Don't Care About Scotland's Vote on Independence? Here Are 7 Reasons All Americans Should
Scotland and England were first bound together in 1707, when, after centuries of war, the two nations were united in an Acts of Union.
Not everyone was pleased. Especially Scottish nationalists. "The Scots deserve no pity," the politician Andrew Fletcher wrote in 1706. And yet, the United Kingdom has held strong. Until now.
On Thursday, voters in Scotland will take to the polls to answer a straightforward yes-or-no question: "Should Scotland be an independent country?" If the answer is no, the United Kingdom holds. If the answer is yes, a 307-year-old union will break apart, and Britain will be torn asunder.
For a while, it seemed like a No victory was a done deal. But last Sunday, a poll by YouGov put the Yes side in the lead for the first time.
The decision could lead to amazing changes or devastating consequences — or maybe a bit of both.
On the downside:
1. You might have to pay more for that whiskey drink.
An independent Scotland would be cast out of the European Union and lose out on European markets for at least a few years. Sales would drop and costs (perhaps even barley costs) would rise, all of which would drive up prices.
The Scotch Whisky Association warns, "The implications [of the referendum] are huge."
2. Regions all over the could start fighting for independence.
Specifically Catalonia, a region in northern Spain, where residents say they will hold their own referendum on independence on Nov. 9 with the goal of breaking off from Madrid.
Last week, Catalan residents held a massive pro-independence rally in Barcelona. Hundreds of thousands of Catalan residents showed up to form a 7-mile-long "V" for vote (votar) or victory (victoria). But Spain says it ain't happening. On Tuesday, the Spanish government said it would use "the full force of the law" to block the vote — which, in any case, would be nonbinding.
3. Europe's economy could plummet.
The final weeks leading up to the vote have brought signs of market panic in Britain.
The Royal Bank of Scotland has already indicated that it would move to England if independence wins out. A big chunk of Edinburgh's financial services are expected to follow. Already, shares in Scottish firms have taken a hit on the stock market. Scottish companies are busy making contingency plans and hedging against potential currency swings and mass capital flight. On Monday, the British pound fell 1.3% to its lowest value against the dollar in over a year.
Some predict that an independence vote could destabilize larger markets and result in significant earnings loss.
4. It could mark the end of nuclear weapons.
Britain's supply of Trident nuclear weapons is currently held at Her Majesty's Naval Base Clyde, in Faslane, near Glasgow. If Scotland goes, England will need to reposition its nuclear submarine fleet. This could be pricy and logistically complicated.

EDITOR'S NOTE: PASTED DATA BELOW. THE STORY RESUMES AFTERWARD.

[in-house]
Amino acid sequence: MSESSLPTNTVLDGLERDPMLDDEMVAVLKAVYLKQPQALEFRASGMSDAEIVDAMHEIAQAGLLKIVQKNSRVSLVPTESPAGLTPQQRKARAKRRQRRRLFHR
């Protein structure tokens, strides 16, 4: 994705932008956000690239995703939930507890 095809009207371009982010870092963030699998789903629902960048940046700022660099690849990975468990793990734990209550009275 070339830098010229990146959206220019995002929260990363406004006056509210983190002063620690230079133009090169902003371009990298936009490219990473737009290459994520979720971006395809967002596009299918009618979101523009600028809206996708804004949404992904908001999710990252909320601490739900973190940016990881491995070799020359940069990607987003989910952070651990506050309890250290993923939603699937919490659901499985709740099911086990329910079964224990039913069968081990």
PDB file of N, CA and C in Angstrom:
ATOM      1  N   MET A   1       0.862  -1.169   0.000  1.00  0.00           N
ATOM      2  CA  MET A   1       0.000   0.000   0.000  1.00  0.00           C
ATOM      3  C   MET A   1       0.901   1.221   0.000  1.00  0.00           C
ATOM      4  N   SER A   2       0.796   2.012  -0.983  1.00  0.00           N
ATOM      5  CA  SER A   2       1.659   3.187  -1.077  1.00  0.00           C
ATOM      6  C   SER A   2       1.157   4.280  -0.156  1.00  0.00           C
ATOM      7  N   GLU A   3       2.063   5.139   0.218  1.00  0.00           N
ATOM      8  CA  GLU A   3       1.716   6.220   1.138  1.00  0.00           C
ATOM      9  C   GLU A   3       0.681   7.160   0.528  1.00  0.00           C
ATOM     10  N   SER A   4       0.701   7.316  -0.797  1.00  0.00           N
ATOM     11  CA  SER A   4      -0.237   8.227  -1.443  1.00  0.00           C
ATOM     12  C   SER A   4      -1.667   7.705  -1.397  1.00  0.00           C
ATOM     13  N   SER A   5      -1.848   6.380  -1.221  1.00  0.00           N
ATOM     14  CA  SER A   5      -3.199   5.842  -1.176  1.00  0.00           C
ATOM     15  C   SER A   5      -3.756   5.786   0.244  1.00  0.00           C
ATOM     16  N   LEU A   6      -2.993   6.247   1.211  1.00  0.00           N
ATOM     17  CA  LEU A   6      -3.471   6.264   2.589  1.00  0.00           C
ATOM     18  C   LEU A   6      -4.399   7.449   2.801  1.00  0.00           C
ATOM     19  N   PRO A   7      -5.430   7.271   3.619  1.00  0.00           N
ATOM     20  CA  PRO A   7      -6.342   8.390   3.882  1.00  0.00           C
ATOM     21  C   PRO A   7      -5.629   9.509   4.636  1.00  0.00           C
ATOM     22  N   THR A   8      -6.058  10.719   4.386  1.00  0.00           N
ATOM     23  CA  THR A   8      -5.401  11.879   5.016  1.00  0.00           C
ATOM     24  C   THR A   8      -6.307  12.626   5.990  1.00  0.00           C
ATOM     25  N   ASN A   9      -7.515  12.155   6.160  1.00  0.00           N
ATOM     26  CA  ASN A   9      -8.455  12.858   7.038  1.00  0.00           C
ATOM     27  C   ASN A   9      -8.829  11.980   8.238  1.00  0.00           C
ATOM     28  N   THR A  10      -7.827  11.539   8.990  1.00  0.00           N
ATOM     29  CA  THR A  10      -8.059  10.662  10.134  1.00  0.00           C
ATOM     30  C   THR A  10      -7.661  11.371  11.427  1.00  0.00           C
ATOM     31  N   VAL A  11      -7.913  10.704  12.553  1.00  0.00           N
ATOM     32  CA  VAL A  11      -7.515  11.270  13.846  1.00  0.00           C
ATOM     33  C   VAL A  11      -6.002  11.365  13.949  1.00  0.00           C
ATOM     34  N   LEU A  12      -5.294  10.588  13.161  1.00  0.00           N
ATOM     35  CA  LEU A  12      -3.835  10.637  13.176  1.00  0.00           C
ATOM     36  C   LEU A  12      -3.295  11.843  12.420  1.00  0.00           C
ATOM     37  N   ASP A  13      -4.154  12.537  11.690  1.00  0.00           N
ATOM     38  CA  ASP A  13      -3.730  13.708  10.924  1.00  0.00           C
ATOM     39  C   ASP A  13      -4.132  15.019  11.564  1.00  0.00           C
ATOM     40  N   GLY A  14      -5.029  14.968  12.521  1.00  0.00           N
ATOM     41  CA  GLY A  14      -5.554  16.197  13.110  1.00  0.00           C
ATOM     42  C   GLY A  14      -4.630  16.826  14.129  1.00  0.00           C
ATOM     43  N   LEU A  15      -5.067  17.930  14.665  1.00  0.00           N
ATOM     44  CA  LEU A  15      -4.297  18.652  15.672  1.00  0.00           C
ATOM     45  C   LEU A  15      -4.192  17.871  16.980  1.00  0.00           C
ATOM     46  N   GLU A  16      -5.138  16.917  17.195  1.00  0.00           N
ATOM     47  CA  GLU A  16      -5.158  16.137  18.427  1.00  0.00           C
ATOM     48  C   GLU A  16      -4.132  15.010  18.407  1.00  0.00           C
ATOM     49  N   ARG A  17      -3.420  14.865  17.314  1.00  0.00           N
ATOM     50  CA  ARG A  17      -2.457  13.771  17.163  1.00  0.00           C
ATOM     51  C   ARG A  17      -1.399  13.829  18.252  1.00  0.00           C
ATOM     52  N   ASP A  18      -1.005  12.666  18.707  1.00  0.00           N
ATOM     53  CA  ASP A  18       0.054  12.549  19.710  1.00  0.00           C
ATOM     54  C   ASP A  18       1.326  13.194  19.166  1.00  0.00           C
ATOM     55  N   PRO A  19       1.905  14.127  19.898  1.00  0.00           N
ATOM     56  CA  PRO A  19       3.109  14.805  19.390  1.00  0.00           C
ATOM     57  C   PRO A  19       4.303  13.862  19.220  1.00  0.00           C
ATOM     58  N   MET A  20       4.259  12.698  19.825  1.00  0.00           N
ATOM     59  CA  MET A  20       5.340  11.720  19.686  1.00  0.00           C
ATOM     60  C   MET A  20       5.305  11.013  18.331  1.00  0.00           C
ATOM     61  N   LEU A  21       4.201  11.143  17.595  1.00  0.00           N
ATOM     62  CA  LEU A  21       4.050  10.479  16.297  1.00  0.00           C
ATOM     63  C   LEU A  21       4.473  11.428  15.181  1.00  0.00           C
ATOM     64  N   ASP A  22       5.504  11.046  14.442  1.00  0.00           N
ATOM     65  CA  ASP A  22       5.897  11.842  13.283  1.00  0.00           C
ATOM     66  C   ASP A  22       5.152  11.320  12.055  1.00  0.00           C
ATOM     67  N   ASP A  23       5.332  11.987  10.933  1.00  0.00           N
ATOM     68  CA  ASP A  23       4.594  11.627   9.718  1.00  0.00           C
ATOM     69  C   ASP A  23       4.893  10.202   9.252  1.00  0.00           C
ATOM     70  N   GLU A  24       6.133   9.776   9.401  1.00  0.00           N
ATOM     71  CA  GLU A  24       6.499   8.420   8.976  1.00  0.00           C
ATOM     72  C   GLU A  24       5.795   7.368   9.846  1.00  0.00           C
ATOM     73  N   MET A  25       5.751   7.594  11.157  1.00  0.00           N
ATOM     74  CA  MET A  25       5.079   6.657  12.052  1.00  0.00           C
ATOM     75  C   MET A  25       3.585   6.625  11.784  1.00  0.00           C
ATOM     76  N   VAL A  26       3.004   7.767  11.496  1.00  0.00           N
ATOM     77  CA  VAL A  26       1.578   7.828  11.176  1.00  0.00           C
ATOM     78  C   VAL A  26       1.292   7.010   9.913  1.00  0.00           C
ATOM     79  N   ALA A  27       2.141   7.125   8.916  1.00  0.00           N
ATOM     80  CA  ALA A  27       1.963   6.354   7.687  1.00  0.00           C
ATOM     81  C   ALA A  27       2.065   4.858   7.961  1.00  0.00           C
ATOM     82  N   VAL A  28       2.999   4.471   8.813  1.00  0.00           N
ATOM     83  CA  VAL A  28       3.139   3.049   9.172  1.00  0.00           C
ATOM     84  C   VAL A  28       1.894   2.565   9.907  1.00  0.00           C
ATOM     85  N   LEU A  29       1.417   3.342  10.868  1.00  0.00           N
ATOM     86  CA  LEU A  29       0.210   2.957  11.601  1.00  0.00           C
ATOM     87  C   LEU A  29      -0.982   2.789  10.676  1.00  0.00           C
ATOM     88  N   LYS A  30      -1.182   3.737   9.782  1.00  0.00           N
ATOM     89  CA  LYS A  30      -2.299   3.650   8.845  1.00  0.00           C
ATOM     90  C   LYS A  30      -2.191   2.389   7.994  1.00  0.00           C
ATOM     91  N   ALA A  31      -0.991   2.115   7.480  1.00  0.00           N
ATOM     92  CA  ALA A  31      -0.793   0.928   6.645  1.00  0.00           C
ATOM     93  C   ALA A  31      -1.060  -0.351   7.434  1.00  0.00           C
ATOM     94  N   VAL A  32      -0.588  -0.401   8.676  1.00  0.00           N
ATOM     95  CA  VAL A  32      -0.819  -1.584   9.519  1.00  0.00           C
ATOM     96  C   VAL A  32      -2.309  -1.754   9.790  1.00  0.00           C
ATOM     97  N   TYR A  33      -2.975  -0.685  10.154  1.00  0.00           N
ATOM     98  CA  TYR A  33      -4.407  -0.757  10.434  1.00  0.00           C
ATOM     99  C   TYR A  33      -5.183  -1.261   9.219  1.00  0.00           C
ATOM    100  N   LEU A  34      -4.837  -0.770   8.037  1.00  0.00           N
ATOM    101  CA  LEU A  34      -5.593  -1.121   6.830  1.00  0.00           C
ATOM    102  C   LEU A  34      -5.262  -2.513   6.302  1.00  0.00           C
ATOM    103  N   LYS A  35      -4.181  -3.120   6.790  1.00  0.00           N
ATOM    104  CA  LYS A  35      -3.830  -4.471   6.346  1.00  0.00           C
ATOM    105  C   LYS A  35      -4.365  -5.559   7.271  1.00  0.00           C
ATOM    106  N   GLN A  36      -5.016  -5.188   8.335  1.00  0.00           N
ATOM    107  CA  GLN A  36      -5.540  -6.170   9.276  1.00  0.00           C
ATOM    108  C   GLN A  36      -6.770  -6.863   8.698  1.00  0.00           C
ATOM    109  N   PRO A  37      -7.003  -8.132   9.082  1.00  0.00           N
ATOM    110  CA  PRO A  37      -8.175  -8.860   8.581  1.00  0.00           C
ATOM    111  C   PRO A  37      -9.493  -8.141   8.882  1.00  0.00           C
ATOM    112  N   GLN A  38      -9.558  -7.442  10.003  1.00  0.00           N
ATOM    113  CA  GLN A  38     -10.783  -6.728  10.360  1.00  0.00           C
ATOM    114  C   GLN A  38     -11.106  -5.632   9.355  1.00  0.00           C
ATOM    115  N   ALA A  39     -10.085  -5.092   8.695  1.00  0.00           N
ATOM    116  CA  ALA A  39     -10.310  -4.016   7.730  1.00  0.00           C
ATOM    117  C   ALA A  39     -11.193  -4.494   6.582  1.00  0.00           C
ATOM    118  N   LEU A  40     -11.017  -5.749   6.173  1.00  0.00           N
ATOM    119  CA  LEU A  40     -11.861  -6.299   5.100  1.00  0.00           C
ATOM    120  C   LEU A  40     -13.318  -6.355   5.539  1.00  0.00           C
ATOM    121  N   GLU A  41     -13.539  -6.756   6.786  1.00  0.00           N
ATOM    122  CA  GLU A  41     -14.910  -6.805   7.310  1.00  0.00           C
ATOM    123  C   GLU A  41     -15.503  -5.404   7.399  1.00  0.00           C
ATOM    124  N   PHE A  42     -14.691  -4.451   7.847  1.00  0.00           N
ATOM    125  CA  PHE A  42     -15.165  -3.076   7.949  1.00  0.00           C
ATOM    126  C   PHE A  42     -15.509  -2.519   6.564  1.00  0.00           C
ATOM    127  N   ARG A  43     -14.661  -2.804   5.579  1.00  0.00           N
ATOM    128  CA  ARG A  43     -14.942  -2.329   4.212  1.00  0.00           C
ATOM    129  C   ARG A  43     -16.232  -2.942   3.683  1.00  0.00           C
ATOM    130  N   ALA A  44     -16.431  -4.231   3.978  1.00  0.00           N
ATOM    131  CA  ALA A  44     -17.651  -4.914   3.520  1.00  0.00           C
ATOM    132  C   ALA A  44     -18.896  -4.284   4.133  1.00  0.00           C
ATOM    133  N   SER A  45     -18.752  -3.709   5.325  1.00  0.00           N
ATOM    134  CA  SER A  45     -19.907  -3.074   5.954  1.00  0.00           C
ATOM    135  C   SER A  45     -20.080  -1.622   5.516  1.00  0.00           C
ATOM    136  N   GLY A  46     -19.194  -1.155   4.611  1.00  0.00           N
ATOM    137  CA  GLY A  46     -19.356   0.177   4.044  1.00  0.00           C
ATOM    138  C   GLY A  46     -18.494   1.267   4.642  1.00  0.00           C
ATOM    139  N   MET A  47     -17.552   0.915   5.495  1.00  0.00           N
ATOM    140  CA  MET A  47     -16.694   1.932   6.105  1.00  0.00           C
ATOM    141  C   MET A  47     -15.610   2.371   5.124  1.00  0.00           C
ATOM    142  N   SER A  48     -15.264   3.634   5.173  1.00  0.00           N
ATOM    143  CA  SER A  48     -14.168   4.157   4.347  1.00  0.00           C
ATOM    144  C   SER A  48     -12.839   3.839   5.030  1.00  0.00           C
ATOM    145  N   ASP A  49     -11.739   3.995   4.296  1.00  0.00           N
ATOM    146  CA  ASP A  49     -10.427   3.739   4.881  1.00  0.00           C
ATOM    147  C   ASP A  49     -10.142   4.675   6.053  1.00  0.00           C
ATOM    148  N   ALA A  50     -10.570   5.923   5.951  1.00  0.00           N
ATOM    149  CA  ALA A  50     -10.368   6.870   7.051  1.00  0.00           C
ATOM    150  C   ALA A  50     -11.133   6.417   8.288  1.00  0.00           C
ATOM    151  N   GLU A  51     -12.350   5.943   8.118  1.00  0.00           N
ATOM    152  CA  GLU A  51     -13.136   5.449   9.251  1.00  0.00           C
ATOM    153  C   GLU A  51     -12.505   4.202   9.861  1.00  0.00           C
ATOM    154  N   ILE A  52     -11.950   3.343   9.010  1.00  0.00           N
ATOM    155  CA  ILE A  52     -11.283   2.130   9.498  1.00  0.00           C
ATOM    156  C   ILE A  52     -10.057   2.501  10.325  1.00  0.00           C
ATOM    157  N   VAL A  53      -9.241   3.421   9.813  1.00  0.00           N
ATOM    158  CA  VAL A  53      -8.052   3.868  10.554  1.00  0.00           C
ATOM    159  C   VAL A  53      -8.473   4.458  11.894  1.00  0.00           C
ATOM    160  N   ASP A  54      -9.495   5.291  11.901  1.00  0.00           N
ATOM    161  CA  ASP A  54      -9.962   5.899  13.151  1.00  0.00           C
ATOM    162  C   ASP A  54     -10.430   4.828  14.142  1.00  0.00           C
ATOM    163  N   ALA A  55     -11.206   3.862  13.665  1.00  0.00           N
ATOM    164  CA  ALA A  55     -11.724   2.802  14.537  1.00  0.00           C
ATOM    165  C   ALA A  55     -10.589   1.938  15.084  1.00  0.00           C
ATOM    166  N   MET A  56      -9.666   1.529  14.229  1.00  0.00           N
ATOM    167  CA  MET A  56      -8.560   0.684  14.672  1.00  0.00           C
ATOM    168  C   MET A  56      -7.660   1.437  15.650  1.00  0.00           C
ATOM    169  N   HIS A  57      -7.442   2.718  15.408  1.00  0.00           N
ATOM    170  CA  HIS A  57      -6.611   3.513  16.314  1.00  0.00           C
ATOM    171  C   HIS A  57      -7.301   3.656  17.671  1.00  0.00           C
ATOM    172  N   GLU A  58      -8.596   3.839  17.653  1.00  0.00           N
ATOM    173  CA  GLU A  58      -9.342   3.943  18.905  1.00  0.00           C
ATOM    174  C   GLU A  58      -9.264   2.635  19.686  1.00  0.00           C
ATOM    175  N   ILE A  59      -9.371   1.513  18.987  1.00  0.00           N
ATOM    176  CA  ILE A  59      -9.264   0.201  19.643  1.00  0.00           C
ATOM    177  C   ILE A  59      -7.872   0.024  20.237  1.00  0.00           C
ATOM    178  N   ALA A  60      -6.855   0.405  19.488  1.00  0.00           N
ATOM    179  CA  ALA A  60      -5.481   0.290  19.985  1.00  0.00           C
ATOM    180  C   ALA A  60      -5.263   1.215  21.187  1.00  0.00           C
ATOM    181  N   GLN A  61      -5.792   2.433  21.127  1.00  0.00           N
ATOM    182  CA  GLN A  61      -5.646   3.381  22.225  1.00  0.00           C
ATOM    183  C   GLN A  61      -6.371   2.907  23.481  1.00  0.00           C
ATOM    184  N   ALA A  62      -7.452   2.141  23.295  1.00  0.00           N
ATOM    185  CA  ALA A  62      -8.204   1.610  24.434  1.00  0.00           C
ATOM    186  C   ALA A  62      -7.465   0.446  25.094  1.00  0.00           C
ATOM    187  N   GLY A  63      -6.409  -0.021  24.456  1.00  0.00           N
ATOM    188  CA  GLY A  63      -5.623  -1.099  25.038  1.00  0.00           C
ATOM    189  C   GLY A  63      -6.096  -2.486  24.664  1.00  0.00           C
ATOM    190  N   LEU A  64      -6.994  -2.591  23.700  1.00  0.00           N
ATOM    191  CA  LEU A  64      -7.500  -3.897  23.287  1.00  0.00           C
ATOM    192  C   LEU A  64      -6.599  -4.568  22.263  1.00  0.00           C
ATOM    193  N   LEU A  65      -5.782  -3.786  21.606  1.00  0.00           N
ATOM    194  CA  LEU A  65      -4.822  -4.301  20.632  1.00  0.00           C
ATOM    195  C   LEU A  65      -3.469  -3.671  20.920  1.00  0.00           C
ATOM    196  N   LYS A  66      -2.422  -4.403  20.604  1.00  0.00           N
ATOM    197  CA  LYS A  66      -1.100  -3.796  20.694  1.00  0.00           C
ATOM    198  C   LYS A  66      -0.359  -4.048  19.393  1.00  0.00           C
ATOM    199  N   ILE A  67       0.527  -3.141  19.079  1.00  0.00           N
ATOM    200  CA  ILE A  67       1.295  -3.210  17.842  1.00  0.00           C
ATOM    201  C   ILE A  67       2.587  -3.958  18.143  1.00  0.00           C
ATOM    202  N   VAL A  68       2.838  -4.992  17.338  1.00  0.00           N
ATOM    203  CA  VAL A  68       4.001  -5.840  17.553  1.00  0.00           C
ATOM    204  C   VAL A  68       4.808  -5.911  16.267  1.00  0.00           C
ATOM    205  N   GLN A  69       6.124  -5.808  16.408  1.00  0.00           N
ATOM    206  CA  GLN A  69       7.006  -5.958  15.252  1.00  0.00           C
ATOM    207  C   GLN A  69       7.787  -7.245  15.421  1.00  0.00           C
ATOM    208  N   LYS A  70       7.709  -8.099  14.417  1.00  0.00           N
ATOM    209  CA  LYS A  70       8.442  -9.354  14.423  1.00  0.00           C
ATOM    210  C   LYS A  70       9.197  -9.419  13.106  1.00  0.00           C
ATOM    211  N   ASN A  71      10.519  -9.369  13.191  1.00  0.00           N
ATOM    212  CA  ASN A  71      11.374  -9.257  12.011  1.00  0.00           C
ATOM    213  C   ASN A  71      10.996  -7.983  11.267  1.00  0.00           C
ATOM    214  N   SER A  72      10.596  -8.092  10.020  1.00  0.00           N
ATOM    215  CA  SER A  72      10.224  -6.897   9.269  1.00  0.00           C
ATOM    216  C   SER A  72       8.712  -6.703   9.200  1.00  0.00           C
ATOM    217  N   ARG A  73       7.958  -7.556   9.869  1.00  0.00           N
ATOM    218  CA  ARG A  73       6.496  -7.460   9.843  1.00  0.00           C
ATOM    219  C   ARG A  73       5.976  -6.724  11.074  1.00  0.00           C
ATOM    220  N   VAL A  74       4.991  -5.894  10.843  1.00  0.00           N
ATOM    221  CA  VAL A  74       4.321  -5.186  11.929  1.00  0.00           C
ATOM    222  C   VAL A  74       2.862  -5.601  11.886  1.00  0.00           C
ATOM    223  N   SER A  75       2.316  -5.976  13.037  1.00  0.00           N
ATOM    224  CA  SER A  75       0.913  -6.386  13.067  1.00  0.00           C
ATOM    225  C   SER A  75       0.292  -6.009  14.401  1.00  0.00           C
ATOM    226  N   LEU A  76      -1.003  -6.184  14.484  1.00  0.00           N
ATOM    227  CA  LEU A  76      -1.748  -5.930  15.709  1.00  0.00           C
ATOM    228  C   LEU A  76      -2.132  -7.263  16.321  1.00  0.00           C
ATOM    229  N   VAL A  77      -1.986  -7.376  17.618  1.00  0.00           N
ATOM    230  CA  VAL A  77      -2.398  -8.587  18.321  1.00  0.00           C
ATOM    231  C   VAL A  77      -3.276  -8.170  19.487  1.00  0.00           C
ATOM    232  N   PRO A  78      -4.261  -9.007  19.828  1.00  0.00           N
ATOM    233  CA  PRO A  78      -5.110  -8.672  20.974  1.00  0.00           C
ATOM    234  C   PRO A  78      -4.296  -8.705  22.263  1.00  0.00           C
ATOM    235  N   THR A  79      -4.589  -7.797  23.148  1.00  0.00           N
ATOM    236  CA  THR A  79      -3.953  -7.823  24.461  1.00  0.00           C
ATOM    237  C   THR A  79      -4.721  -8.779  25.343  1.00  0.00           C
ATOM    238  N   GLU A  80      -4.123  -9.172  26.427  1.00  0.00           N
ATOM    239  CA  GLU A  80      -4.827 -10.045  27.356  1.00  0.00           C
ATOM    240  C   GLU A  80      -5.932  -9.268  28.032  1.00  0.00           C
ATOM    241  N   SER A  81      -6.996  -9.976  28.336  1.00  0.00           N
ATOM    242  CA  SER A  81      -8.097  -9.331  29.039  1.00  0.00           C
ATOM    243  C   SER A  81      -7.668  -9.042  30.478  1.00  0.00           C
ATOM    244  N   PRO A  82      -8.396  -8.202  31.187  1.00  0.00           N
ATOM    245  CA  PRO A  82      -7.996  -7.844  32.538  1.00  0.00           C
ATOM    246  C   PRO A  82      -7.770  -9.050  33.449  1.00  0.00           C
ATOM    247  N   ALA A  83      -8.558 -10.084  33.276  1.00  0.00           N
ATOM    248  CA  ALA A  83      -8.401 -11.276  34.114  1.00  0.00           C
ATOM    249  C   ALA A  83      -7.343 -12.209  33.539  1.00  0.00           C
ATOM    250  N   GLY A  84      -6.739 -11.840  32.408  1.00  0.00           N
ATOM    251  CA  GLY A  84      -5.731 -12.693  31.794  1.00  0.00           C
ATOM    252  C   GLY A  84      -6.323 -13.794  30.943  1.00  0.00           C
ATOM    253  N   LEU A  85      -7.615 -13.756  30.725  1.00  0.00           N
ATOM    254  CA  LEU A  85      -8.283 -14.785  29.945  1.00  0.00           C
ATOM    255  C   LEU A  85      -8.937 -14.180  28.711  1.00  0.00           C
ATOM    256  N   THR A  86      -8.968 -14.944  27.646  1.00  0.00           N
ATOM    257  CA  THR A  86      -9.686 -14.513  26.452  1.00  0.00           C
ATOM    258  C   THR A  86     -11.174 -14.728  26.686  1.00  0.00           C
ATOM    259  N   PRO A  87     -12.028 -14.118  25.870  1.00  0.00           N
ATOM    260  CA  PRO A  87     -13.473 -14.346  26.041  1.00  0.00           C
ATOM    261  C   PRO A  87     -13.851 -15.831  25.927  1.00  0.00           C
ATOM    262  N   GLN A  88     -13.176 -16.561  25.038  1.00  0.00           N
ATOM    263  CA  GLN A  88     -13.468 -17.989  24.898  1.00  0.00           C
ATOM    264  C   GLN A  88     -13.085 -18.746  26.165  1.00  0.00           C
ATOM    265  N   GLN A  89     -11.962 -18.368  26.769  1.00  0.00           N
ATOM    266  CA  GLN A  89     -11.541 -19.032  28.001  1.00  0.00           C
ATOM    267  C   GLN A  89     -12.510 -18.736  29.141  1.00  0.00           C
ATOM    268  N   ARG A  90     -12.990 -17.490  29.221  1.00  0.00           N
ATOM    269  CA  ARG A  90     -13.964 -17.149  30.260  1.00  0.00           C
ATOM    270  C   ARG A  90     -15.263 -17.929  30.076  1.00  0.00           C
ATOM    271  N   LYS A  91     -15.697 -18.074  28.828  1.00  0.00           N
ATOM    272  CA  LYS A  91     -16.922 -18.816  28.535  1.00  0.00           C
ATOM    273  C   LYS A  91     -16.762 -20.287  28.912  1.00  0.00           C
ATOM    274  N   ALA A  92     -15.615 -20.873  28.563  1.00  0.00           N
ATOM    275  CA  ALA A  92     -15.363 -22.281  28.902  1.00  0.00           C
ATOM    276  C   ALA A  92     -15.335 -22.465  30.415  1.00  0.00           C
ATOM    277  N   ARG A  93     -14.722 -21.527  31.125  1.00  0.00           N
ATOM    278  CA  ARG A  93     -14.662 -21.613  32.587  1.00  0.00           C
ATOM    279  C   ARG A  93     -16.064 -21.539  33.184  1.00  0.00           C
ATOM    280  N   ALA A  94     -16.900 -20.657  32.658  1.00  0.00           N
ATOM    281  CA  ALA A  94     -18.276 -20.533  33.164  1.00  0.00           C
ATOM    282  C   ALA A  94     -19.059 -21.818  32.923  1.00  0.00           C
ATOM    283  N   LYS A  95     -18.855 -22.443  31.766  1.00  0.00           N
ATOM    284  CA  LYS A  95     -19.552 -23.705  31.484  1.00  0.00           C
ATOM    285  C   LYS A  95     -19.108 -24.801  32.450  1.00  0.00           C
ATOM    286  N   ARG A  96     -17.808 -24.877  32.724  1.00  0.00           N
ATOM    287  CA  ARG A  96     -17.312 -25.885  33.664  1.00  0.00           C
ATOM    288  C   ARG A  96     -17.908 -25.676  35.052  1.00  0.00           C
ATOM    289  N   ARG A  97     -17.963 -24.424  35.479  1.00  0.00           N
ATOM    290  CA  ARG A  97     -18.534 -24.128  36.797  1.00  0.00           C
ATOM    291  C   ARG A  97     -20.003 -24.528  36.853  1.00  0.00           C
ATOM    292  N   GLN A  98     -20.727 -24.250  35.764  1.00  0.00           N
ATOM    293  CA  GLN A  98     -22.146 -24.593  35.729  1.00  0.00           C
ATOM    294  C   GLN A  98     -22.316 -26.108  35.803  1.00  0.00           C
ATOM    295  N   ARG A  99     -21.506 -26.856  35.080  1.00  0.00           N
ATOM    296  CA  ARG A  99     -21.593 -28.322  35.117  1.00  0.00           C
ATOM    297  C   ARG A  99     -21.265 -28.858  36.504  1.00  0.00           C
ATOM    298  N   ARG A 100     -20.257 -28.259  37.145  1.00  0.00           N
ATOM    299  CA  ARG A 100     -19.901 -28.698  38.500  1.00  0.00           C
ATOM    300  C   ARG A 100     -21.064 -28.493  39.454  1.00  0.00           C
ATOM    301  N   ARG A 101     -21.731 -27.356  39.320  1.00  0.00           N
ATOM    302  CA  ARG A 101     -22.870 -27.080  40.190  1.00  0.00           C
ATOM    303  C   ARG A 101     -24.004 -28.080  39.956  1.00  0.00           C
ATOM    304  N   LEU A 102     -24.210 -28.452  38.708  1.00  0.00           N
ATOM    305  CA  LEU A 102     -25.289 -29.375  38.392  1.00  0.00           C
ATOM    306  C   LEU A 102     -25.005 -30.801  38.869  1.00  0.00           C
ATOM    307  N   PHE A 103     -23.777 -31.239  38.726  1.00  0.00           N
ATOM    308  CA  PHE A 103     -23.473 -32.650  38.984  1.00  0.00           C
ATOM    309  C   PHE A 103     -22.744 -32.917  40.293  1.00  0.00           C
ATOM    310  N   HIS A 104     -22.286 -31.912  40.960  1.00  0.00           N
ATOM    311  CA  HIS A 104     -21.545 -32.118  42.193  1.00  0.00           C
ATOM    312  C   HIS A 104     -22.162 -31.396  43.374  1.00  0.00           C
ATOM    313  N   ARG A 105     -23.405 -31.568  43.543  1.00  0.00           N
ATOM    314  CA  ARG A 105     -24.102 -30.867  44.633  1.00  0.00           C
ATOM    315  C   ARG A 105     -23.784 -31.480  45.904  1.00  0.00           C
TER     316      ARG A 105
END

Could it also be dangerous? According to former British Prime Minister Sir John Major, Britain's nuclear capacity would be "effectively wrecked" by the move, since it would take "many, many years" to find a replacement port.
On the upside:
5. It could mark the beginning of the end of income inequality.
In some circles, the Scottish referendum is being hailed as the "world's first vote on economic inequality."
Class is certainly not the only indicator of Yes/No allegiance, but it is an important one. In general, lower-income Scots are far more likely to back independence than high earners. Low earners are more hostile to the conservative government in London. Scotland, unlike England, boasts free university tuition, free personal aid for the elderly and a wholly public health care system.
Independence campaigns in other places, from Quebec to East Ukraine, tend to be based on more fixed identifiers, like religion, race and language. Might Scottish independence provide new ammunition to would-be separatists far and wide?
6. Sixteen-years-olds will have the rare chance to vote.
Early in the campaign, Scottish First Minister Alex Salmond struck a controversial deal with British Prime Minister David Cameron to lower the referendum voting age from 18 to 16.
Teenagers now hold key roles on both sides of the campaign, but the rise of the 16-year-old politico has not been straightforward. Last summer, the pro-Union campaign announced that it would send "teacher resource packs" into schools, which would include referendum-themed lesson plans. In return, the pro-Independence side accused opponents of "seeking to influence schoolchildren." (Before long, independence campaigners had created their own "independence packs" for schools.)
But according to some data, 16 and 17-year-old voters are actually more likely to vote No.
7. It might never, ever end.
The narrow margin between Yes and No has some Scots worried that this referendum won't be the final word. They warn of a "neverendum referendum." (To be fair, the Yes side promises that this is a once-in-a-generation event.)